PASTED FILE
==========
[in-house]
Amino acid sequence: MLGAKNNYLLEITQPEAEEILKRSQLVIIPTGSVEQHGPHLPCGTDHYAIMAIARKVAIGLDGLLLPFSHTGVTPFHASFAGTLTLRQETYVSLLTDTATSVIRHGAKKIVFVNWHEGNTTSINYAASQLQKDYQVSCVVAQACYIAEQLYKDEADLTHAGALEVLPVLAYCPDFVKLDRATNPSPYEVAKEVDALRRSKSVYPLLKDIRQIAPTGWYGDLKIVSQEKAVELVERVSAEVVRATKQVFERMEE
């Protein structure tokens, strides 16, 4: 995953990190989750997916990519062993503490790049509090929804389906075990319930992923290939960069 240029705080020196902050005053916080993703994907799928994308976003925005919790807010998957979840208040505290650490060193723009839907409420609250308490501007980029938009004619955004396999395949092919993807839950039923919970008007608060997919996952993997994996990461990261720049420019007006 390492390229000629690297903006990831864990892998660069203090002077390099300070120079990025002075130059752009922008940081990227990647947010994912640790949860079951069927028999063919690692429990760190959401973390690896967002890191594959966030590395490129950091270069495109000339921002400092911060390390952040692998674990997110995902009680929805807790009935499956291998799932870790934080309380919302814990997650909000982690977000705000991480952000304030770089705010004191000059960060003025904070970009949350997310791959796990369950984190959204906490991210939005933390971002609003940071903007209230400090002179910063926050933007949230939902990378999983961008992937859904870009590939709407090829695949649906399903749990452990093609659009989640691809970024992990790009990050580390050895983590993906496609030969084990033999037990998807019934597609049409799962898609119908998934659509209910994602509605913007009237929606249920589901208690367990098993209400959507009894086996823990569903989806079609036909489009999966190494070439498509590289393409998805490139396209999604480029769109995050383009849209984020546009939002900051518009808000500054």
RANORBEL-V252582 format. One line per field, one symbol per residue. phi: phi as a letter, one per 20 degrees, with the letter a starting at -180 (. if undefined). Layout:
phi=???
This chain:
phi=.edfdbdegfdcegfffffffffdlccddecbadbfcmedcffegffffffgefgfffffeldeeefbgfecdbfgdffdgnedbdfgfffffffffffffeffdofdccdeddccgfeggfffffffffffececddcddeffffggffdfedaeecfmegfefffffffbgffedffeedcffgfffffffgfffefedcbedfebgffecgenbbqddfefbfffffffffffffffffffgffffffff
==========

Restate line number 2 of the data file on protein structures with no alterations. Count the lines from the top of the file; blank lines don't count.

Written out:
Amino acid sequence: MLGAKNNYLLEITQPEAEEILKRSQLVIIPTGSVEQHGPHLPCGTDHYAIMAIARKVAIGLDGLLLPFSHTGVTPFHASFAGTLTLRQETYVSLLTDTATSVIRHGAKKIVFVNWHEGNTTSINYAASQLQKDYQVSCVVAQACYIAEQLYKDEADLTHAGALEVLPVLAYCPDFVKLDRATNPSPYEVAKEVDALRRSKSVYPLLKDIRQIAPTGWYGDLKIVSQEKAVELVERVSAEVVRATKQVFERMEE